Stem-cell research represents a patchwork of patchworks. Understanding this can help the research community to manage it effectively

The field of human stem cell research is buffeted by the forces of hope and controversy, and the interplay between them has contributed to a highly varied environment for conducting stem cell research. International and regional policies covering this work are complex and in flux. The resulting situations both between and within jurisdictions can be termed a 'patchwork of patchworks'.

best in science, biology, gene, liverby Monya Baker

A single added gene prompts liver progenitor cells to make insulin and reverse diabetes

With the introduction of a single gene, cells in the liver can take on the function of pancreatic cells and go on to reverse symptoms of diabetes in a mouse model of the disease. Researchers led by Lawrence Chan at Baylor College of Medicine in Houston, Texas, had already shown that they could, in effect, cure diabetes in mice by infecting their livers with a virus containing the gene for neurogenin (Ngn3), a transcription factor that is expressed as cells begin differentiating into insulin-producing beta-cells, the type of cells lost in juvenile diabetes. Although the researchers knew that this process worked, they did not know why, so they began trying to figure out which cells in the liver began producing insulin.

by Monya Baker

Three recent papers and questions for clinical translation

It's not easy to assess the quality of science from press releases, three of which caught my eye this month. All of them described the use of stem cells for neurodegenerative applications. All of them looked interesting, but I wanted to be particularly careful because of their potential for translation to human patients as well as their company connections. I asked Phil Schwartz, a neural stem cell expert at Children's Hospital of Orange County, California, to help me understand the gaps between study and therapy, and then I asked authors from each paper to respond. The papers were published in Biomaterials1, The Journal of Comparative Neurology2 and Cell Transplantation3.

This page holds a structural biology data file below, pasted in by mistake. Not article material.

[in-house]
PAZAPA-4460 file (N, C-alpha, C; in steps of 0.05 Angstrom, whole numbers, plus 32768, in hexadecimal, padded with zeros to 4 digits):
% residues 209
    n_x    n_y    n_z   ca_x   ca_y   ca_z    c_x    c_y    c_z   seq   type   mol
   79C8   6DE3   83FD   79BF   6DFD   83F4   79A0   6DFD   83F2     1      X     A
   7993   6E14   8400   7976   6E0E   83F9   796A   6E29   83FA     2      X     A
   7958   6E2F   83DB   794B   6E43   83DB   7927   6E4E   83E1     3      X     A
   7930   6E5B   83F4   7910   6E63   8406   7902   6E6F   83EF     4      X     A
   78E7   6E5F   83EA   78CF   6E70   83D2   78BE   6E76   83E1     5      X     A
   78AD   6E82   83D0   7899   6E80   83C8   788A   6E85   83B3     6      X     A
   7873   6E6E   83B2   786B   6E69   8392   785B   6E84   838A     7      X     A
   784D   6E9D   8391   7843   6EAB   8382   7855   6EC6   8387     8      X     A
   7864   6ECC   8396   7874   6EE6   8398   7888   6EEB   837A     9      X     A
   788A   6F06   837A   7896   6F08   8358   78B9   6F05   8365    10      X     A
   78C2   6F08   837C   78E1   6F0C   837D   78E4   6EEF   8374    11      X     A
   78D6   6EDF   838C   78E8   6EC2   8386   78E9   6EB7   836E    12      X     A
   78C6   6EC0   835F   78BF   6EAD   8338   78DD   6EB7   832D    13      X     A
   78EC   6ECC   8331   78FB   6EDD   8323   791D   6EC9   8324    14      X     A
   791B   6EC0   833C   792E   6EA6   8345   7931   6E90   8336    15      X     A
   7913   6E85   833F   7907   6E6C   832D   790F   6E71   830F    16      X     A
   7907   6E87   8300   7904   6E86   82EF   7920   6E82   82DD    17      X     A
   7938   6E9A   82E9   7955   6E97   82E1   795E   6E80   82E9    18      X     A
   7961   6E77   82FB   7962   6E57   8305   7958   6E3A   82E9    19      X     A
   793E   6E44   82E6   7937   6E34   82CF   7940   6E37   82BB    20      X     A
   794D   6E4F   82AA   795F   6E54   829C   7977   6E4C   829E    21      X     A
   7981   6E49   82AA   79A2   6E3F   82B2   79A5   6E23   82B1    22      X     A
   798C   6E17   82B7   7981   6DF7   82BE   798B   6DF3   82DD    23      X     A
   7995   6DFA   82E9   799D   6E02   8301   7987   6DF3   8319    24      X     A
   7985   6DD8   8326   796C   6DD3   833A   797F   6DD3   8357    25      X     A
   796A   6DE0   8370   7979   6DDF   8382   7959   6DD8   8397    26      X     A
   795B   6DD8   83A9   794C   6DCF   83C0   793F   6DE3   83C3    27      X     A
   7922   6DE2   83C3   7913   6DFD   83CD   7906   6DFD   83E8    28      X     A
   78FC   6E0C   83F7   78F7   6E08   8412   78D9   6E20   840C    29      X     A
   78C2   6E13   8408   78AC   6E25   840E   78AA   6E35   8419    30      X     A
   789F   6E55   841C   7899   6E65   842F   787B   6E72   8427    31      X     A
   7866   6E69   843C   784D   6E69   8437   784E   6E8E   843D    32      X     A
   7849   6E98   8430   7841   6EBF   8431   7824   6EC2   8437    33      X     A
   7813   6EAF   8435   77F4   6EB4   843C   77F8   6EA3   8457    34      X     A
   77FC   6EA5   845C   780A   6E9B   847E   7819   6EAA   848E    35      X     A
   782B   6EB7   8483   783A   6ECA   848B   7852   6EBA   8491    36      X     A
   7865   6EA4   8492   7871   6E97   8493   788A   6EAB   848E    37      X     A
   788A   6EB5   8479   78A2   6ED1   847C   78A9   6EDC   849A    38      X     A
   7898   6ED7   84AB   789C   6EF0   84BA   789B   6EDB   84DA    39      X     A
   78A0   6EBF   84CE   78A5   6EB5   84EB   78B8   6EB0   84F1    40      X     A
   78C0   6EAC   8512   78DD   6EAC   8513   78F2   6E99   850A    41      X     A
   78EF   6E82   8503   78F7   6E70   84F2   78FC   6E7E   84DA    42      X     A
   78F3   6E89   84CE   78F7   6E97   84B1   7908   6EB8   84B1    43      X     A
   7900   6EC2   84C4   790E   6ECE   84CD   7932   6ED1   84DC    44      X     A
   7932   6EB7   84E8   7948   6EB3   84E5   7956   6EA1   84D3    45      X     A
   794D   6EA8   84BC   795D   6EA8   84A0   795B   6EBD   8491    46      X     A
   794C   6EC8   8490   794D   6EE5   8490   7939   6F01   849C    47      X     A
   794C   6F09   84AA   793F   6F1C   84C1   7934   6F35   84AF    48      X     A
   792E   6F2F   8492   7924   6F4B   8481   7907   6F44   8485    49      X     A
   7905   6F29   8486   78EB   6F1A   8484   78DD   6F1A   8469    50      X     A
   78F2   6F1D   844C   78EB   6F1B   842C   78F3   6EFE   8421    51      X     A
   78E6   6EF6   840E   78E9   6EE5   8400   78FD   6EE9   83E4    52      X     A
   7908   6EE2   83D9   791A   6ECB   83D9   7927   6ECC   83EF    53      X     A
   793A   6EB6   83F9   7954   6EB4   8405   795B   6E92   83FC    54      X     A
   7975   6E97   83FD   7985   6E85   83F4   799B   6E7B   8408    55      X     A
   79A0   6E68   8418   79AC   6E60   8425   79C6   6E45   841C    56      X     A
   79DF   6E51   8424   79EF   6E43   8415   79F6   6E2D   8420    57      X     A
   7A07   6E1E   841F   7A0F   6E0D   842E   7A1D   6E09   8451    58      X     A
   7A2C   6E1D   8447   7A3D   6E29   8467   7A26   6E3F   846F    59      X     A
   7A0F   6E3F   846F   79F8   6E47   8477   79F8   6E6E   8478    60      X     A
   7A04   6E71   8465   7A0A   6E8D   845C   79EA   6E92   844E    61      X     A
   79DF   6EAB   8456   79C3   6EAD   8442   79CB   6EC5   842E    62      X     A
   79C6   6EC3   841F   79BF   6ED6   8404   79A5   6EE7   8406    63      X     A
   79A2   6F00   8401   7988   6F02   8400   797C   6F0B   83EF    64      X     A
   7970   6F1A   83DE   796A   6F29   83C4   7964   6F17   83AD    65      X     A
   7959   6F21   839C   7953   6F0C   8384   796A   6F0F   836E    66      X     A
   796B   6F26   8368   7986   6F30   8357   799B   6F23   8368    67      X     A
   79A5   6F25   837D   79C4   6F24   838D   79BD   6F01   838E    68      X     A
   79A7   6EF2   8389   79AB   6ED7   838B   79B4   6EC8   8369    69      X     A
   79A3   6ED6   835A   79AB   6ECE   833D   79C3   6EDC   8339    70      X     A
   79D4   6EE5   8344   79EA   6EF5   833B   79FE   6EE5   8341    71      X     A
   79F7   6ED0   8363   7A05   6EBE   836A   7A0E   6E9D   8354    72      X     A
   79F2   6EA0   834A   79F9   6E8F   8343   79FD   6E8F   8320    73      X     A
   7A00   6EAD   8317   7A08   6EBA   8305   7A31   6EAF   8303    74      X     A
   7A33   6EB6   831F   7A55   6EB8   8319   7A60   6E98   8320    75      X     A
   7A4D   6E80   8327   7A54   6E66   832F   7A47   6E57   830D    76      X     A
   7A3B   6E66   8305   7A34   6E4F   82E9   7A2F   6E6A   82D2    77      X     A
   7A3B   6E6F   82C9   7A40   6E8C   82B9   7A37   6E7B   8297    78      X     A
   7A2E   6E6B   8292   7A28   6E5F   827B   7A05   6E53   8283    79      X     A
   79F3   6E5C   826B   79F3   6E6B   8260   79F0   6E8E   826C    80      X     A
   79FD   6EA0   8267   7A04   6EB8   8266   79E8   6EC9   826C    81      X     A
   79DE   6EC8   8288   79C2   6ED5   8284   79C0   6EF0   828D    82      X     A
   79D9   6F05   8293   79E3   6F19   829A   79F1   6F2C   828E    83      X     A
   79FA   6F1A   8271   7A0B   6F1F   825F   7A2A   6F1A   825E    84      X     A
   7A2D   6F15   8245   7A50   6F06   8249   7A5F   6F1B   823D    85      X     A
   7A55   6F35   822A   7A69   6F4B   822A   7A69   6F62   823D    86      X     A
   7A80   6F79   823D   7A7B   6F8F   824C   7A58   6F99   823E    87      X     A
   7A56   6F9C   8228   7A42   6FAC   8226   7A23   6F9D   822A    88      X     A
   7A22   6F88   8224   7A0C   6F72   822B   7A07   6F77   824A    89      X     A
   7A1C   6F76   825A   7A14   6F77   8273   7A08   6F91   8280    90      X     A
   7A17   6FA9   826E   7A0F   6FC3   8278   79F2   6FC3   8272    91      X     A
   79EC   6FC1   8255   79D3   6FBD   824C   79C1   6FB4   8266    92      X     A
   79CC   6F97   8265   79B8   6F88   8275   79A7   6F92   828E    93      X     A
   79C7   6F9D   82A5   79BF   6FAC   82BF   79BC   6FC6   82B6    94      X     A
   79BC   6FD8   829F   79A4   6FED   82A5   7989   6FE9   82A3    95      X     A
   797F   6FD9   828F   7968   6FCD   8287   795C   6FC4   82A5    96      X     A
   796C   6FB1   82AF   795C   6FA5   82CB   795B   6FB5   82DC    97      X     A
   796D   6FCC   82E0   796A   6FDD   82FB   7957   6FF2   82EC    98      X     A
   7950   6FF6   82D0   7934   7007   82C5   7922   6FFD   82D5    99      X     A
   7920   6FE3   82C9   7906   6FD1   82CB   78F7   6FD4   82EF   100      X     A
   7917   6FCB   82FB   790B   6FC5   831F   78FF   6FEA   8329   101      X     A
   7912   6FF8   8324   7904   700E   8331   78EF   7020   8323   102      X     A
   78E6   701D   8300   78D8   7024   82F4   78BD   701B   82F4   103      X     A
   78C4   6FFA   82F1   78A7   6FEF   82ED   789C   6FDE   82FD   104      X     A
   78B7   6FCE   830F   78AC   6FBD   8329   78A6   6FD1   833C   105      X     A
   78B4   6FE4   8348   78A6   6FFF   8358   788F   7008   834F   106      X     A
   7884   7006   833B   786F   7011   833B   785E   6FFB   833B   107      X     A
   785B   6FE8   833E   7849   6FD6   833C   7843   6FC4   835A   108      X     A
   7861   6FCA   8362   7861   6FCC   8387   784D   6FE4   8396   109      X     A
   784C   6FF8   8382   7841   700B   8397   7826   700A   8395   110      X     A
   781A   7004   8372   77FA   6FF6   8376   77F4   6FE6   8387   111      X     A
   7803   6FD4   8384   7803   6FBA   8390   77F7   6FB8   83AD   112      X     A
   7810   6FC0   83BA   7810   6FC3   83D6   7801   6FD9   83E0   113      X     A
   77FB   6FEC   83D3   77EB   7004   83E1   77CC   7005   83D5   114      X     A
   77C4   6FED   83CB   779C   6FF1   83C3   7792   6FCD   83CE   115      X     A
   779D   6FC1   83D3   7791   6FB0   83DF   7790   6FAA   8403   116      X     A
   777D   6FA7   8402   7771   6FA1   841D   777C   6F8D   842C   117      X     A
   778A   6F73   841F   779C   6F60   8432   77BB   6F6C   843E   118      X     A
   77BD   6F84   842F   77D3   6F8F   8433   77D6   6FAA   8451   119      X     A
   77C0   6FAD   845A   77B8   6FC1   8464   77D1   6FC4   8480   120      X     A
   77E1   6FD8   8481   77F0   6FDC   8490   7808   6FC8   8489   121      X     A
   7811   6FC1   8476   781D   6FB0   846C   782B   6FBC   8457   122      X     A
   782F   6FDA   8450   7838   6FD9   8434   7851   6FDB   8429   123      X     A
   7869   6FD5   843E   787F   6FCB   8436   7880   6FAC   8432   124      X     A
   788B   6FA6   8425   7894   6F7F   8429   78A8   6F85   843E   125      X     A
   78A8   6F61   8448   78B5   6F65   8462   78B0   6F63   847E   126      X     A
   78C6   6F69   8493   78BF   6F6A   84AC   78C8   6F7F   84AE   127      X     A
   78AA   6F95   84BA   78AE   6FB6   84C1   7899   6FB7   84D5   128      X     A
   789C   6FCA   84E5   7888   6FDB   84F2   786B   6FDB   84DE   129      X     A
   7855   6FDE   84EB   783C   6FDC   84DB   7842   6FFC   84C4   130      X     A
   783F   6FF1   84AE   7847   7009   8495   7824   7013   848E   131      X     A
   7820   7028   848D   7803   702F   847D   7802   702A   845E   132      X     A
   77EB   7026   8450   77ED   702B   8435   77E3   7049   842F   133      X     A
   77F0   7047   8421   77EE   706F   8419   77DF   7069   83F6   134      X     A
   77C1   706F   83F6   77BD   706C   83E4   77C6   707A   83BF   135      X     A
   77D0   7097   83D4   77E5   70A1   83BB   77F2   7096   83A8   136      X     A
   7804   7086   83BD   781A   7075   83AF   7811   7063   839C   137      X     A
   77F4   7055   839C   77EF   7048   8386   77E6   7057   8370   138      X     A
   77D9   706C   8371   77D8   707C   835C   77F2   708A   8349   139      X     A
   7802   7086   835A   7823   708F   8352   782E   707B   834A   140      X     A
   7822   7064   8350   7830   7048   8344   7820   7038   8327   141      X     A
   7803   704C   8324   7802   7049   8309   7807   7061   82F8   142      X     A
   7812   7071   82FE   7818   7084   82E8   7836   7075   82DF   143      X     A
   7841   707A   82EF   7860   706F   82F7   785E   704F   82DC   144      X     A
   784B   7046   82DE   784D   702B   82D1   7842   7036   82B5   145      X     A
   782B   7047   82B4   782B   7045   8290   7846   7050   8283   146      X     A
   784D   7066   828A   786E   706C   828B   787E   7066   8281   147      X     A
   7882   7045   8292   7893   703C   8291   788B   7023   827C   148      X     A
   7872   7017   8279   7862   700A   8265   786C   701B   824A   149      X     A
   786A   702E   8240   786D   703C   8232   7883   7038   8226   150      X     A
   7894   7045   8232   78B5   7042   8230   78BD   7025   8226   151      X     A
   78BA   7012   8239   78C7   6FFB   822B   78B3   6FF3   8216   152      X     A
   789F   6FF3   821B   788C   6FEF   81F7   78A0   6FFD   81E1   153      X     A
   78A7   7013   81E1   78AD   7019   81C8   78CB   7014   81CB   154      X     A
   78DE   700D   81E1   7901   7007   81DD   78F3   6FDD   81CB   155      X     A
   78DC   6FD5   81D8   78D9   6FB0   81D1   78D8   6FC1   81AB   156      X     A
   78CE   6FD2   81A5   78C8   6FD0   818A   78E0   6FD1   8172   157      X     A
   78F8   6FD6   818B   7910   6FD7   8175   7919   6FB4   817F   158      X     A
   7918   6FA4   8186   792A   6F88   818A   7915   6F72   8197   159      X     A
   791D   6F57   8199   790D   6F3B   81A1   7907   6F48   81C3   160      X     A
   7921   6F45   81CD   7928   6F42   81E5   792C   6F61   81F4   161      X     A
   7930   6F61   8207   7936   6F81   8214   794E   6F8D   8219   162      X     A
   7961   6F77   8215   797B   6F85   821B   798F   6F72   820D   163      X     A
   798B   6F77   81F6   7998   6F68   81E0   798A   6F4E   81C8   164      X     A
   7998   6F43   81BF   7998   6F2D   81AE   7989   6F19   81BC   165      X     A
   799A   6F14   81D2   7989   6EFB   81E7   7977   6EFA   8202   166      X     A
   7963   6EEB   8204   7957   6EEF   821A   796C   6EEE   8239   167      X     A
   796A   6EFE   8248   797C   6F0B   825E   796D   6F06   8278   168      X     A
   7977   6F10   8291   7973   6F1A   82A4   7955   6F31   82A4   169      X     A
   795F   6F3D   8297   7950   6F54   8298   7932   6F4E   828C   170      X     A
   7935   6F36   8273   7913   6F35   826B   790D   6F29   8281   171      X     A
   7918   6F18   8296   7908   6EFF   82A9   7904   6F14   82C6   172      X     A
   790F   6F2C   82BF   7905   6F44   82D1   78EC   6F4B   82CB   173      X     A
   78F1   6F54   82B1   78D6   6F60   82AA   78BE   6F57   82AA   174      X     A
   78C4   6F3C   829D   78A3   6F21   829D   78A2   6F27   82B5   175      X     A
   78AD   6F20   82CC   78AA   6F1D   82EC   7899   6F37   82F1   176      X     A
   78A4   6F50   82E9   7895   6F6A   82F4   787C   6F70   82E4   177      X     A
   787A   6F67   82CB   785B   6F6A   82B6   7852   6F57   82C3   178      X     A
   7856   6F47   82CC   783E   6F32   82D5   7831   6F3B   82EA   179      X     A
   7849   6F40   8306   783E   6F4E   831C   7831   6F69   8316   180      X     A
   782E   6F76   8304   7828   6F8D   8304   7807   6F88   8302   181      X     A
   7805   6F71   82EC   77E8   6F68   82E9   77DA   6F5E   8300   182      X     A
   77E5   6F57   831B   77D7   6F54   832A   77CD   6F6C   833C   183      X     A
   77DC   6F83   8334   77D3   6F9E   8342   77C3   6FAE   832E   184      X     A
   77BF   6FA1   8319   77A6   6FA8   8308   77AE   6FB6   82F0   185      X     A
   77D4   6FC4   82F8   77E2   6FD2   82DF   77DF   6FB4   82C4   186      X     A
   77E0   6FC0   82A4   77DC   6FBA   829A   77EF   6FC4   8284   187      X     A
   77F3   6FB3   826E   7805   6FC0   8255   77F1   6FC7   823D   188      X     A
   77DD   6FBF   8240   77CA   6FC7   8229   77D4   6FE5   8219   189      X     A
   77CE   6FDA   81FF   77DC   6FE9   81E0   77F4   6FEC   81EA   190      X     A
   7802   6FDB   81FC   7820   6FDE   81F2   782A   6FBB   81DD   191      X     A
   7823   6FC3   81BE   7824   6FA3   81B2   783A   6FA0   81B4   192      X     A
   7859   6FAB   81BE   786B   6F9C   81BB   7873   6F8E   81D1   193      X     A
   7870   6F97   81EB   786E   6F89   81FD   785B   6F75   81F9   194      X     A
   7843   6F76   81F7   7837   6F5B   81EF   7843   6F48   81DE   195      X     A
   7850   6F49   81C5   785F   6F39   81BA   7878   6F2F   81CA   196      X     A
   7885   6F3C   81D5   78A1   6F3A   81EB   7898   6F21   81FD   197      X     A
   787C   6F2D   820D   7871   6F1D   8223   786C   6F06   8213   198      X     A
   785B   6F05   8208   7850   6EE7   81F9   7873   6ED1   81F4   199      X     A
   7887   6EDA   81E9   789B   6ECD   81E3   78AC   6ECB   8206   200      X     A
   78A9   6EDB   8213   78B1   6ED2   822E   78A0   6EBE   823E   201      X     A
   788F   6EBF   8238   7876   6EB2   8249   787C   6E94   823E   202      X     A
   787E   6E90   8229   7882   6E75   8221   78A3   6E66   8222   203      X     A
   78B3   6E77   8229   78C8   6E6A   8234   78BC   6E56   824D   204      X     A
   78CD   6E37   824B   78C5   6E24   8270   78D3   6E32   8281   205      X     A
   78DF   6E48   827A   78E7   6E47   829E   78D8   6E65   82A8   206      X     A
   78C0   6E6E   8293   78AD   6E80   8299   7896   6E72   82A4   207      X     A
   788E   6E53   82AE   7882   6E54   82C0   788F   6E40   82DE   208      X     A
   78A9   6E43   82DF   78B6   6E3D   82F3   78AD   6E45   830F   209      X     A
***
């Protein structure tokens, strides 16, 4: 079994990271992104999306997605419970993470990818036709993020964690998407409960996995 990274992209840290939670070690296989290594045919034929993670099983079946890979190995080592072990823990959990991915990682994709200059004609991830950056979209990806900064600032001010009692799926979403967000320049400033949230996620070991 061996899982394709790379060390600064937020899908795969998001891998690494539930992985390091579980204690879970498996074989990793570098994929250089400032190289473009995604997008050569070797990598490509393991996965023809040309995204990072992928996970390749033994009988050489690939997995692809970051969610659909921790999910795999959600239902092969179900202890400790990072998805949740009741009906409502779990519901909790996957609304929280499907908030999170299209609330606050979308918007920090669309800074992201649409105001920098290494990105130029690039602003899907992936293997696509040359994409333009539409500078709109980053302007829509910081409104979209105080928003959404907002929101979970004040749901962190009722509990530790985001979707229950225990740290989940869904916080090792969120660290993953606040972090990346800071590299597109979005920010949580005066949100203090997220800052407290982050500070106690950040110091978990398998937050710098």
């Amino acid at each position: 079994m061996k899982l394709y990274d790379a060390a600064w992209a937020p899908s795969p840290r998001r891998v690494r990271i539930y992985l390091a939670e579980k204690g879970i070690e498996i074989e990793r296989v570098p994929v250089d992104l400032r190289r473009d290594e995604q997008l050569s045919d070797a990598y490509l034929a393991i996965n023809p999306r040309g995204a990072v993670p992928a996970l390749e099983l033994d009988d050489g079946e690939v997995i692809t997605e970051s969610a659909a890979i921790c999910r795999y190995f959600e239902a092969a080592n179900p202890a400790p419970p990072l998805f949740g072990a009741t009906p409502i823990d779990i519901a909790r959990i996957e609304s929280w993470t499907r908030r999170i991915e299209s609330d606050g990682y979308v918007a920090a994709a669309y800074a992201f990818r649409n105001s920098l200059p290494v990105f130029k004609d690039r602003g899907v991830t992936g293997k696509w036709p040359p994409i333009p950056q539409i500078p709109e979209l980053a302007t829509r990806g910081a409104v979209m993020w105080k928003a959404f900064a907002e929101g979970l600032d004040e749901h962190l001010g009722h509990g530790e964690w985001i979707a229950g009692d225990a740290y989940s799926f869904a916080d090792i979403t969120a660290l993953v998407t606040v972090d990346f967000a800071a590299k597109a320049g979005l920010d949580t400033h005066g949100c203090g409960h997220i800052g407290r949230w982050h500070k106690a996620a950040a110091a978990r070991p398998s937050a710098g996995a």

by Bryn Nelson

Some think the US should adopt a UK regulatory structure for embryo research

Officials at the US National Institutes of Health (NIH) will be kept busy for the next four months as they craft new guidelines specifying which embryonic stem (ES) cell research will now qualify for federal funding. But that hasn't stopped the first rumblings of a fight over what the country's regulatory framework might eventually look like.

stem cells, plant, science, biologyby Asher Mullard

New technique allows gene-expression analysis

The shoot apical meristem continues to make leaves, flowers and branches throughout a plant's life, so it must contain stem cells. These reside in a complex three-dimensional structure consisting of perhaps three dozen stem cells surrounded by niche cells and millions of differentiating cells. This makes the stem cells within the meristem hard to isolate. In fact, most researchers pursuing genomic studies of plant stem cells have turned instead to roots. Now, using an Arabidopsis thaliana mutant that produces an unusually high number of accessible shoot apical meristems, G. Venugopala Reddy of the University of California, Riverside and his colleagues have found a way to study shoots and have produced a gene-expression map of the meristem that reveals the molecular signatures of these elusive stem cells.

john dick, science, biologyby Monya Baker

The University of Toronto scientist calls for more controversy

John Dick identified the first cancer stem cell, in leukaemia. The widely used xenotransplantation assay that he developed can confirm the identity of prospective haematopoietic stem cells by demonstrating their ability to re-establish a human blood system in the mouse. He is a professor at the University of Toronto and its affiliated Princess Margaret Hospital and Director of the Program in Cancer Stem Cells at the Ontario Institute for Cancer Research. 

Tell me about the xenotransplantation assay.

Lucky for us that there is enough complementarity between what human stem cells need and what the mouse can provide so you can get human repopulation of the mouse's blood system.

In the blood system, there are a lot of steps that a cell has to go through to read out as a stem cell. You take a source of stem cells, you put it in a syringe and you squirt them into the blood stream. Essentially you are taking advantage of a beautiful property of these cells, which is [their ability] to find their way to the bone marrow.

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